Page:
The Michigan Court of Claims on Wednesday struck down a lawsuit brought against the Michigan Legislature in connection with its recently passed gun reform legislation.
Pro-gun groups Michigan Open Carry and Great Lakes Gun Rights filed a lawsuit against the Michigan House and Senate earlier this month, claiming the Legislature refused to hear pro-gun testimony in hearings related to gun reform legislation. Michigan Gov. Gretchen Whitmer signed recently-passed bills into law on April 13, establishing universal background checks for all gun purchases and firearm storage requirements.
In the lawsuit, plaintiffs claim the state Legislature violated their First and Fourteenth Amendment rights by allegedly denying the groups the chance to testify at hearings, in turn violating the Open Meetings Act. Plaintiffs argued that lawmakers’ actions were “as illegal and unconstitutional” as passing the so-called common sense gun safety bills. Most of those bills have been approved and signed by Gov. Whitmer.
The Michigan Court of Claims struck down the lawsuit on Wednesday, April 19, however, denying the plaintiffs’ motion for a temporary restraining order. Court of Claims Judge Thomas Cameron said that in their lawsuit, Michigan Open Carry and Great Lakes Gun Rights failed to:
- Establish an immediate and irreparable injury.
- Identify what defendants’ specific rules are and how they violated them under the Open Meetings Act.
- Show that the balancing of harms and public interest weighed in favor of granting a temporary restraining order or order to show cause.
Following the court’s decision, Michigan Attorney General Dana Nessel said that Michigan Open Carry did actually testify at two of the legislative meetings. Both plaintiffs were “able to submit testimony cards at all meetings and additionally had the opportunity to submit written testimony,” a statement from Nessel’s office reads.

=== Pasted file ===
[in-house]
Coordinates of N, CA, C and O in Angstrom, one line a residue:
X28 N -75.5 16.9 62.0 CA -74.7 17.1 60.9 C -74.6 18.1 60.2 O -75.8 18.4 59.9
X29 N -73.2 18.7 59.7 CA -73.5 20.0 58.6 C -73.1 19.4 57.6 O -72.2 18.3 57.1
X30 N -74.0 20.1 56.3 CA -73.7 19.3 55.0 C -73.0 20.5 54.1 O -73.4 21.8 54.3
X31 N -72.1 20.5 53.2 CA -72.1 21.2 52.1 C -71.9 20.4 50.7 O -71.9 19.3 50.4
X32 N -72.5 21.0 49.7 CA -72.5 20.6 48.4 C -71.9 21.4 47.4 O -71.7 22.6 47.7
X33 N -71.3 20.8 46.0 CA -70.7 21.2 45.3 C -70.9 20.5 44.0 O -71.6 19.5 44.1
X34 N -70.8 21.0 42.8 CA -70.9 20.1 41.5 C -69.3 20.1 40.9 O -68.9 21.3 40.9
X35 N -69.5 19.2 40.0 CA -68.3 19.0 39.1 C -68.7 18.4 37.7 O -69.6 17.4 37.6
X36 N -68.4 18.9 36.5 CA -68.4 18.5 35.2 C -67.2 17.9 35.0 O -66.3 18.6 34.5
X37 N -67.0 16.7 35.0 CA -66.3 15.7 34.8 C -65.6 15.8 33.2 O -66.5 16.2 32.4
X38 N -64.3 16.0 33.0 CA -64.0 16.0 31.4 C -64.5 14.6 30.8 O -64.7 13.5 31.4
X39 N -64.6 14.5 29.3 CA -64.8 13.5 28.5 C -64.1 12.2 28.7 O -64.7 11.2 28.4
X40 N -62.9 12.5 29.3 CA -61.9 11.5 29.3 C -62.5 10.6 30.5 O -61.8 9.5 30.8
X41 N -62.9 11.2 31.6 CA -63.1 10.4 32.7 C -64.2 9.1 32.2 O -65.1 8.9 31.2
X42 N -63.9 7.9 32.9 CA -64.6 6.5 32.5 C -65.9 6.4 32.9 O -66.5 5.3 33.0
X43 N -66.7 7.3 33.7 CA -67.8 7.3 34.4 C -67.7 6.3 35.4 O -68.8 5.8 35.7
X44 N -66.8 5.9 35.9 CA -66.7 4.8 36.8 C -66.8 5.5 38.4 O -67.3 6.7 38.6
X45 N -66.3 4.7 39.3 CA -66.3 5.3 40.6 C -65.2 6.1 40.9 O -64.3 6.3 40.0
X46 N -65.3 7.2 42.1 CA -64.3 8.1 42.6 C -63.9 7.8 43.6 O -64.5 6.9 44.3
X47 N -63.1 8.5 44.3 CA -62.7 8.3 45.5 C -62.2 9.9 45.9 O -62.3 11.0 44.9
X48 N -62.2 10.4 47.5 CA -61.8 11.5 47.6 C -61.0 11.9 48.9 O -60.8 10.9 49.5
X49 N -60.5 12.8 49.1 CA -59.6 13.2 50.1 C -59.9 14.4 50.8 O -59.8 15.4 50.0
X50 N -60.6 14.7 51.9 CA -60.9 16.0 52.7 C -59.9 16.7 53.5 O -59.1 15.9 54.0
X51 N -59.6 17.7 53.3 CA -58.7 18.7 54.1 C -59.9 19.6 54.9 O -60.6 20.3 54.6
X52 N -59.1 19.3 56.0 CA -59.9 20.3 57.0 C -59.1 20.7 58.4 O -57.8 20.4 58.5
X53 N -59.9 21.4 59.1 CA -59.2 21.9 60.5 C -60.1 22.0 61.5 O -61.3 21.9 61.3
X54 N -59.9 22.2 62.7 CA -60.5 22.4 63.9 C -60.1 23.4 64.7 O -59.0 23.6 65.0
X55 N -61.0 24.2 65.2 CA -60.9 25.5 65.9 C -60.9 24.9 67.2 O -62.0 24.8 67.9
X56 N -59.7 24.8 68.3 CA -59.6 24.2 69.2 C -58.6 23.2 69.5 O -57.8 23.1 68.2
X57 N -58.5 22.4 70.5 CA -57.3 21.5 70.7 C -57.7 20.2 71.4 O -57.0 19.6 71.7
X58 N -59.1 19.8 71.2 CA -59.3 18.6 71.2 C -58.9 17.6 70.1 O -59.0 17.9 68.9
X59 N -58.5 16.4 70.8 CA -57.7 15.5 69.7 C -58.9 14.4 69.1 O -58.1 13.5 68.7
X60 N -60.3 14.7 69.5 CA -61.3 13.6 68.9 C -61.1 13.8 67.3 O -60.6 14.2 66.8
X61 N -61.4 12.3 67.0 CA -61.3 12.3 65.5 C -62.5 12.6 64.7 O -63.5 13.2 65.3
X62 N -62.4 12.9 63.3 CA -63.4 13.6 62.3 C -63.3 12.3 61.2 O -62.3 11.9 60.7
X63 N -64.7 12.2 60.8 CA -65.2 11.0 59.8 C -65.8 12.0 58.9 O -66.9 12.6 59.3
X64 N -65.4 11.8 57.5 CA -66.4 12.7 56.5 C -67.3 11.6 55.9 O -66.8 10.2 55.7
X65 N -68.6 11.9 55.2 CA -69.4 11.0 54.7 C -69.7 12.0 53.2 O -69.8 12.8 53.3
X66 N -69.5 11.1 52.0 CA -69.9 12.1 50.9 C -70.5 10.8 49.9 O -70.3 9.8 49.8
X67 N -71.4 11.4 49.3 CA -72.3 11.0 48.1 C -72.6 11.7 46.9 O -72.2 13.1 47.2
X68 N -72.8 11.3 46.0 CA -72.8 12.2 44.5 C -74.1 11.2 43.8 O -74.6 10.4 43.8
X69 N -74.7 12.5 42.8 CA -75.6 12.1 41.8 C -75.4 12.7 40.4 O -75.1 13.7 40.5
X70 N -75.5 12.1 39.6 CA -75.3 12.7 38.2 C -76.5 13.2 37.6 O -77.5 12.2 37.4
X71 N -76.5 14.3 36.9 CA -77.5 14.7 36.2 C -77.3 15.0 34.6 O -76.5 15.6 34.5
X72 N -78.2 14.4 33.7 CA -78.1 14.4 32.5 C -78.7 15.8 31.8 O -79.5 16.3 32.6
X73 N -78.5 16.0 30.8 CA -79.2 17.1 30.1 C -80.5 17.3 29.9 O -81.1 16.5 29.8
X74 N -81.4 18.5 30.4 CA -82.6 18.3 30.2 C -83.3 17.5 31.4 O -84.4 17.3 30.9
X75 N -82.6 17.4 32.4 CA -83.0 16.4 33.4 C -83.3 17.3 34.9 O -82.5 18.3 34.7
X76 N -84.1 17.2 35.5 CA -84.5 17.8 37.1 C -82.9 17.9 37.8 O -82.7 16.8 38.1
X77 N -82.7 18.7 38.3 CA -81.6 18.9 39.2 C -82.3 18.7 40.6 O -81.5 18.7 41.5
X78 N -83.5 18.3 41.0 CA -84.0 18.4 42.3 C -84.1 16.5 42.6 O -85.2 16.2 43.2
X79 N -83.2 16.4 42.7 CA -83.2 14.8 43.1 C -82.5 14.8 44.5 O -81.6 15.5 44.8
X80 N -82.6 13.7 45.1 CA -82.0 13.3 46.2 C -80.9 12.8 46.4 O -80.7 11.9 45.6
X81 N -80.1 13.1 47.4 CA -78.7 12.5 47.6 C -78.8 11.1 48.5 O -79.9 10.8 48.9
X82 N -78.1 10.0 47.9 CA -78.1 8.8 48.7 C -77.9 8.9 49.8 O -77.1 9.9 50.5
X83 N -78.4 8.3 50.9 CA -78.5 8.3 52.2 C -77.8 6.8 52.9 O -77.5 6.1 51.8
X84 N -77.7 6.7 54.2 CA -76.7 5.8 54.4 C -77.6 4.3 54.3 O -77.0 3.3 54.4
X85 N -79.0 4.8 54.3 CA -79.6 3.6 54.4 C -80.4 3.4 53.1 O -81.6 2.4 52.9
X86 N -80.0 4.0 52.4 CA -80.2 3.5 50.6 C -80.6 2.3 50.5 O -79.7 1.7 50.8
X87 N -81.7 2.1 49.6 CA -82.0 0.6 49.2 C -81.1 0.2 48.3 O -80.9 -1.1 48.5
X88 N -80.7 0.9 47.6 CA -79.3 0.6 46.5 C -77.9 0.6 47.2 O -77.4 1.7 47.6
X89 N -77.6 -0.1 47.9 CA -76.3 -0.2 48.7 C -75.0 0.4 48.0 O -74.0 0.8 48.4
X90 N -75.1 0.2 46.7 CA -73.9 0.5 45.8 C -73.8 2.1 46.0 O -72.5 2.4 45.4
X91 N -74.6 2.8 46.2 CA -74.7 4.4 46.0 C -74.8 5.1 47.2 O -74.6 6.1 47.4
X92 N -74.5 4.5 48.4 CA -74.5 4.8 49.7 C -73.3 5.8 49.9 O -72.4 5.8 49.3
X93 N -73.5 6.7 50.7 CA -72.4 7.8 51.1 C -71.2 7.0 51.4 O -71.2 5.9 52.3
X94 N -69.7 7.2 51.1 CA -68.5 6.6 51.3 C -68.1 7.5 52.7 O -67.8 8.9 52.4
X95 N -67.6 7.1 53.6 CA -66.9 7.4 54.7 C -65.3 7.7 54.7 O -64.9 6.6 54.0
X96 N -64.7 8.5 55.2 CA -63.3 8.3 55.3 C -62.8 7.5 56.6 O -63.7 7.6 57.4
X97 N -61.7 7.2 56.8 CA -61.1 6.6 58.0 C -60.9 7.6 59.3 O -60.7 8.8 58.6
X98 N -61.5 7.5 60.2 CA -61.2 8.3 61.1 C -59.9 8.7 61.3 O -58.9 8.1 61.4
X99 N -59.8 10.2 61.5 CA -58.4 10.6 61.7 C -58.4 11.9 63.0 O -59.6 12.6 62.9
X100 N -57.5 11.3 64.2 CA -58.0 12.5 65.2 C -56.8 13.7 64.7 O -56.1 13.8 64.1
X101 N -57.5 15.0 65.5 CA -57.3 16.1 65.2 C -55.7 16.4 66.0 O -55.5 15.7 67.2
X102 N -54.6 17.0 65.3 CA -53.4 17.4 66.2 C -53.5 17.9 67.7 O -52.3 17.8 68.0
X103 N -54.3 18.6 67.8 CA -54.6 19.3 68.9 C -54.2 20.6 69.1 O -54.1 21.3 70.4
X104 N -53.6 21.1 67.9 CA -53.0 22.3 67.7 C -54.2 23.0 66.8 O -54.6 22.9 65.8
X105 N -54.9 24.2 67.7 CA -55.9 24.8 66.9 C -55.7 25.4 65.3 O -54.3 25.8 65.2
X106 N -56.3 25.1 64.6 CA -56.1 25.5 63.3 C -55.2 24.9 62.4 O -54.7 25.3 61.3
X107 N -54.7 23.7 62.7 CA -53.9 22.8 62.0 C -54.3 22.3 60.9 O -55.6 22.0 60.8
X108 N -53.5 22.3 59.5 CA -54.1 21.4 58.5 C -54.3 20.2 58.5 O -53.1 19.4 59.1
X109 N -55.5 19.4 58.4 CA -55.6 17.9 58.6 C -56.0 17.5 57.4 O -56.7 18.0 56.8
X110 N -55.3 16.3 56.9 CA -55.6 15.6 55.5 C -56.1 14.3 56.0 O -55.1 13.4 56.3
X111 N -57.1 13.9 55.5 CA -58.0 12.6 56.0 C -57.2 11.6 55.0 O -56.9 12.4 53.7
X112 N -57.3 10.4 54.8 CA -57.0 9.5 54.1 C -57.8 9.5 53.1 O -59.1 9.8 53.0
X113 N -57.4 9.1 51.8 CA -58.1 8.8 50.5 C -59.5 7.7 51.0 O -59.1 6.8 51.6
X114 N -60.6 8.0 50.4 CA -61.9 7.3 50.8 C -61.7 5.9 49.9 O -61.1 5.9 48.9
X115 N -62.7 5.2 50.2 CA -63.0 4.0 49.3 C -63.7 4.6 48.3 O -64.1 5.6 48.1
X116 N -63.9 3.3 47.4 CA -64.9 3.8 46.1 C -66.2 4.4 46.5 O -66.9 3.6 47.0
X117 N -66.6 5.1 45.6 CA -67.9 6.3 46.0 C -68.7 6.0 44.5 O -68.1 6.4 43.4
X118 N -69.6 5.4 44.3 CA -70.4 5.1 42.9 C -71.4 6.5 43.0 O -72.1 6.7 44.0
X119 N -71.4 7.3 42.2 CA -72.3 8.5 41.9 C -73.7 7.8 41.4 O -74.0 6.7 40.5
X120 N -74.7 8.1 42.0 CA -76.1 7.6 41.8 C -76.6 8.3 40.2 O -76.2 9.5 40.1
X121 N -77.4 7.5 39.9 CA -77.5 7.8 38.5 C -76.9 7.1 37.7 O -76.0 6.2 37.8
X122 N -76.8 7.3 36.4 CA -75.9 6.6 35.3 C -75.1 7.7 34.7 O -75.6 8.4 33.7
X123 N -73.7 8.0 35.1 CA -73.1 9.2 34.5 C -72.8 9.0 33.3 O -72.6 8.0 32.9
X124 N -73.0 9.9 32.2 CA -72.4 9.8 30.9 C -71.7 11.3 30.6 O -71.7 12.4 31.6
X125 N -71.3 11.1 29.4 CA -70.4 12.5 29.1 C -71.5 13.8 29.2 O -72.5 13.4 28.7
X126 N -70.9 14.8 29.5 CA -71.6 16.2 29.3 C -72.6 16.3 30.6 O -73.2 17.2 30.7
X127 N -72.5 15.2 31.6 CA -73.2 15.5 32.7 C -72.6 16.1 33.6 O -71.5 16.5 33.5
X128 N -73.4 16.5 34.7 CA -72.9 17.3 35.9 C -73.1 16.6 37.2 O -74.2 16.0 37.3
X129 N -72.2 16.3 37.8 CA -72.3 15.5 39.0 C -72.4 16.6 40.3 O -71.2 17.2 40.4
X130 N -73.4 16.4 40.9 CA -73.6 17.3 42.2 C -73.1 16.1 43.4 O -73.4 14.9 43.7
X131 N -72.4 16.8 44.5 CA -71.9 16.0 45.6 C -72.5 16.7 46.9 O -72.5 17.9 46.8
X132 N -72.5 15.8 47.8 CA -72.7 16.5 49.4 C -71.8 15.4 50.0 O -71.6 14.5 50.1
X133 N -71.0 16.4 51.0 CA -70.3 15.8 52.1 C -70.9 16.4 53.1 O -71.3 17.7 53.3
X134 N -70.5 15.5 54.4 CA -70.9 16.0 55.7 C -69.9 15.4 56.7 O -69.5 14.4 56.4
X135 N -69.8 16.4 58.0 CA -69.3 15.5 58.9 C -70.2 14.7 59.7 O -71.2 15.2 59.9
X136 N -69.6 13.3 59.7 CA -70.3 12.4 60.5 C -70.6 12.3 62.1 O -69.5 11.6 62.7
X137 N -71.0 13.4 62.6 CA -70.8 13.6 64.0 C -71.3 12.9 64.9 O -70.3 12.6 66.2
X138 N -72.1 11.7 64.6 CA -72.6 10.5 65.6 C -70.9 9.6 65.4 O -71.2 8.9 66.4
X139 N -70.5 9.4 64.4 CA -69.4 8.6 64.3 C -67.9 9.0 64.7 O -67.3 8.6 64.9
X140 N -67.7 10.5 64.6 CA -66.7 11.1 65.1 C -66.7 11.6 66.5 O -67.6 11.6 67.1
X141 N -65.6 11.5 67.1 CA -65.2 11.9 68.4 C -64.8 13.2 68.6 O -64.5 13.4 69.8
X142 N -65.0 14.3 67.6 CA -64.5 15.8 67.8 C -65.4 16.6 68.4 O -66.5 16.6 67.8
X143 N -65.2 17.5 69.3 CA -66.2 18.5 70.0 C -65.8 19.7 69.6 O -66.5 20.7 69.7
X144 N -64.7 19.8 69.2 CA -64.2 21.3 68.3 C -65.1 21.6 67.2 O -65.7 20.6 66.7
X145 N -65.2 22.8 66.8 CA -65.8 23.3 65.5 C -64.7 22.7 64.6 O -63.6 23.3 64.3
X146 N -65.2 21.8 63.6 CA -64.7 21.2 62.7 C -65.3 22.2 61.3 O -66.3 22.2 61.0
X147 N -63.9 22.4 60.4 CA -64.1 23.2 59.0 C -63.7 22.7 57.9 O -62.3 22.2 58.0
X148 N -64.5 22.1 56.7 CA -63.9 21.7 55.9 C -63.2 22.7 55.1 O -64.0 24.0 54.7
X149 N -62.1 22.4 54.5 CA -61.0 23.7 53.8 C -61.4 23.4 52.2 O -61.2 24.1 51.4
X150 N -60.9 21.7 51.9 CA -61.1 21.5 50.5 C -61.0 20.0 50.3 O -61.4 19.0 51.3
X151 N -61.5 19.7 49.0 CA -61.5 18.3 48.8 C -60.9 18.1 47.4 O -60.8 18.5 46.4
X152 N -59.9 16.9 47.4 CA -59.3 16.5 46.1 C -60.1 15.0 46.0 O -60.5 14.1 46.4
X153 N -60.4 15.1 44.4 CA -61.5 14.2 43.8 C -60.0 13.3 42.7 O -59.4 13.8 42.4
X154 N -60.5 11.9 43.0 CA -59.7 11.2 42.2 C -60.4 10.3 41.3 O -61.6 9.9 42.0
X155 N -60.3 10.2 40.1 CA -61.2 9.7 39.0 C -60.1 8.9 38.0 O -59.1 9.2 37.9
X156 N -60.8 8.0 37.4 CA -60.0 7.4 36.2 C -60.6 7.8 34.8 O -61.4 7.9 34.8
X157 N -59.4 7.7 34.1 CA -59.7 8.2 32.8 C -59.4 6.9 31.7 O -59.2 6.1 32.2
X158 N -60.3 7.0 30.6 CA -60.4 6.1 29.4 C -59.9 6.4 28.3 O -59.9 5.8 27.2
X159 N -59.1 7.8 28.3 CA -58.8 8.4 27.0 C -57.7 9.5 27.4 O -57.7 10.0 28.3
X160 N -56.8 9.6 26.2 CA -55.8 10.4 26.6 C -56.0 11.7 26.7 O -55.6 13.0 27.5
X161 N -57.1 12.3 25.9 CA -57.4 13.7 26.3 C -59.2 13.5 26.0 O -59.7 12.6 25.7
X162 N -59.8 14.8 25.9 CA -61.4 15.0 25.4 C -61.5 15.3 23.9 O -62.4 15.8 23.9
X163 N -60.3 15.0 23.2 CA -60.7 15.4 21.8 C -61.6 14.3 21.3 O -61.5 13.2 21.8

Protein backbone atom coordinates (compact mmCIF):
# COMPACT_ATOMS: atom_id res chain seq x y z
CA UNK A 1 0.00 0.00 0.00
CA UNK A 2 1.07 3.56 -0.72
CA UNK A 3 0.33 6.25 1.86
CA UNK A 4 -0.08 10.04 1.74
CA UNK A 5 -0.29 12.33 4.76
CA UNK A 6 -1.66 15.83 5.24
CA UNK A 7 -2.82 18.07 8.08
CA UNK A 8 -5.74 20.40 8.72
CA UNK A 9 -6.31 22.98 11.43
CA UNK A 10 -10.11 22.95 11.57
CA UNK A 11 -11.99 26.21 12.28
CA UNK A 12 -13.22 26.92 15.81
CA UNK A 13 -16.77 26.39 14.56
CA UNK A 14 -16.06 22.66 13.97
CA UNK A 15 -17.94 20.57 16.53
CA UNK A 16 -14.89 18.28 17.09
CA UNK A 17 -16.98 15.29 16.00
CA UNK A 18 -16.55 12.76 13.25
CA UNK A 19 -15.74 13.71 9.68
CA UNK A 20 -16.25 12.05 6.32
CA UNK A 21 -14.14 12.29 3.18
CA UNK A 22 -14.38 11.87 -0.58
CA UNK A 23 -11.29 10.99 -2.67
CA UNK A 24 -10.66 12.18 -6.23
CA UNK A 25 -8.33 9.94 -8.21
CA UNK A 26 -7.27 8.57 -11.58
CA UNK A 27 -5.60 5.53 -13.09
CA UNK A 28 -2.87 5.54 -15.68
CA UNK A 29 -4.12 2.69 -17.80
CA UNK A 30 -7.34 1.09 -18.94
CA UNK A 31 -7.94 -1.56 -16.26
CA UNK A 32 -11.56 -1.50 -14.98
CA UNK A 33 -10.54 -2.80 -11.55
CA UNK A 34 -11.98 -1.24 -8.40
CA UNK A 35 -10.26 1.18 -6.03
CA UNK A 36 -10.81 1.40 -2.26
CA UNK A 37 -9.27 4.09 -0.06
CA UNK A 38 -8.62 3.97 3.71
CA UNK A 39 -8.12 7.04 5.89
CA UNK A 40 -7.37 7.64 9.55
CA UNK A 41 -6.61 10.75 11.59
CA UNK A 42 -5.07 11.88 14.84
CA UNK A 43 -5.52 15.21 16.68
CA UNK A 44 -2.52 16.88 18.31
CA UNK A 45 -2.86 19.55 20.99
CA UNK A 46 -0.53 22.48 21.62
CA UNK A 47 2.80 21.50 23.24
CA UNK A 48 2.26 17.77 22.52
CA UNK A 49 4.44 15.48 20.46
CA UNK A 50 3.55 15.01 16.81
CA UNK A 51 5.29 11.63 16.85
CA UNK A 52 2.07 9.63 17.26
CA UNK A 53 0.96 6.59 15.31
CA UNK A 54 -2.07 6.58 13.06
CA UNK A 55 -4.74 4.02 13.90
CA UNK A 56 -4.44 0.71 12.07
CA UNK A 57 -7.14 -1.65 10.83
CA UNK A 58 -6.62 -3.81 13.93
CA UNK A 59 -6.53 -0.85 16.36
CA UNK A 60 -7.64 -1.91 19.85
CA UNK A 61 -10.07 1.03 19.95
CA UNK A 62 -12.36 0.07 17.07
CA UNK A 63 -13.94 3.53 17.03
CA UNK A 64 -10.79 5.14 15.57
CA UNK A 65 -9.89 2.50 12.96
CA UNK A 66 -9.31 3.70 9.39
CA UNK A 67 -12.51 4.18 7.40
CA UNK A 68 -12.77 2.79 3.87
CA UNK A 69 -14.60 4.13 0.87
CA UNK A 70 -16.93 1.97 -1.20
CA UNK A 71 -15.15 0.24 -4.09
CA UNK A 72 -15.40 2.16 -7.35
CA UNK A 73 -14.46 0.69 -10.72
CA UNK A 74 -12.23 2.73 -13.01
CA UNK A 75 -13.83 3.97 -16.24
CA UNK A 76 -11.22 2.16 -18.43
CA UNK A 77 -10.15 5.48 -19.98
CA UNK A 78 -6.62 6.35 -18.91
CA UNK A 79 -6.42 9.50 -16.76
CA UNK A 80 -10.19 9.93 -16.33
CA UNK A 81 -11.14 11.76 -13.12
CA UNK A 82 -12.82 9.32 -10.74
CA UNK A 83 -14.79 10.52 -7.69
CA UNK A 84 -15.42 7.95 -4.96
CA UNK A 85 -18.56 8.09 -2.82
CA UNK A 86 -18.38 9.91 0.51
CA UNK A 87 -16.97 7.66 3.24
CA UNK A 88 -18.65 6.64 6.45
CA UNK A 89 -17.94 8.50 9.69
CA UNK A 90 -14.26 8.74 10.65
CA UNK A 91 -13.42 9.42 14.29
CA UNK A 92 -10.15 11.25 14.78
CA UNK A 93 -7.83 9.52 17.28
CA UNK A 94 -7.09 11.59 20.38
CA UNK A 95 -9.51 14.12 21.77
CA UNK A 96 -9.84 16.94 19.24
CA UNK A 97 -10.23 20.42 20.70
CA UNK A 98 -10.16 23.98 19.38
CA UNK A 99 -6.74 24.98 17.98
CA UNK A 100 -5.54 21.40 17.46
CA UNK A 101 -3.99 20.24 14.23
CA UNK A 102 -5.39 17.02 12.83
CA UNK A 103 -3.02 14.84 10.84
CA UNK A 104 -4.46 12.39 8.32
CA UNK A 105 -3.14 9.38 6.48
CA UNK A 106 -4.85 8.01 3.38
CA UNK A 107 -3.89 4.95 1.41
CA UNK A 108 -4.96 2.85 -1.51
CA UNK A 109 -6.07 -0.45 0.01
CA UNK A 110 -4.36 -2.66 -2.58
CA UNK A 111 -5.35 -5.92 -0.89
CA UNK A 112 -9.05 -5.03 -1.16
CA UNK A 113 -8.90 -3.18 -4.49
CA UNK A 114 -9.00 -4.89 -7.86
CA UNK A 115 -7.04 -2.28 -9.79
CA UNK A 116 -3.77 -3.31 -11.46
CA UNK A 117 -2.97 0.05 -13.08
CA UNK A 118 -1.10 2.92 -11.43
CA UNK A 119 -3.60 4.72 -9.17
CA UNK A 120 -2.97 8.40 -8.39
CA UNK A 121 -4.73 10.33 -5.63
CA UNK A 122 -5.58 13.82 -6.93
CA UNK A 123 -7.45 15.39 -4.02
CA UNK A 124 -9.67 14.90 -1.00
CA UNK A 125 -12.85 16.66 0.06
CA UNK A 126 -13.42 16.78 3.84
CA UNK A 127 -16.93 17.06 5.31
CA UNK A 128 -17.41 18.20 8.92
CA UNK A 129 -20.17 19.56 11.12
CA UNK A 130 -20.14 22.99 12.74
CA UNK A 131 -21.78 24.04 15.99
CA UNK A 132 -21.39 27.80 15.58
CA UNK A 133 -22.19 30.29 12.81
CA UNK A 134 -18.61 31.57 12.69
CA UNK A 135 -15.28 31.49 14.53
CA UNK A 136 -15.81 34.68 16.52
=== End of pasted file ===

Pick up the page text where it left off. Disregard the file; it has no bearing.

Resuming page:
Judge Cameron said that in the nearly two months in which the meetings at issue took place, the plaintiffs had “ample time” to file the lawsuit and request injunctive relief.
The lawsuit comes as the Democrat-led state Legislature takes focus on gun reform in an attempt to address ongoing gun violence, especially following two high-profile mass school shootings that recently happened in the state. Some Republicans have shown opposition to the reform, but the majority of Michigan voters -- both Democrats and Republicans -- actually support gun reform legislation overall.
Nearly 75% of voters said they support implementing red flag laws in Michigan, according to a March survey of Michigan voters. About 80% of Michigan voters support passage of safe storage gun laws, and nearly 88% support universal background checks.
The Court of Claims’ decision came on the same day that legislators passed another gun reform measure that establishes red flag laws in the state. The bill is heading to Gov. Whitmer’s office, where it is expected to be signed in the coming weeks.
State AG Nessel said Wednesday that she will defend the new gun safety laws “should they be challenged in court.”
“When these laws are enacted, I will use every tool of my office to ensure Michigan residents are informed of these laws and that they will be vigorously enforced,” Nessel said.
Though some are against the new gun safety measures, some gun violence prevention advocates argue that the steps recently taken by the Michigan Legislature -- though important -- are still not enough to fully tackle the growing gun problem. One nonprofit has ranked the state as 24th in the country for gun safety, saying Michigan lacks dozens of ‘key laws’ needed to address the violence.
You can read the lawsuit in question below.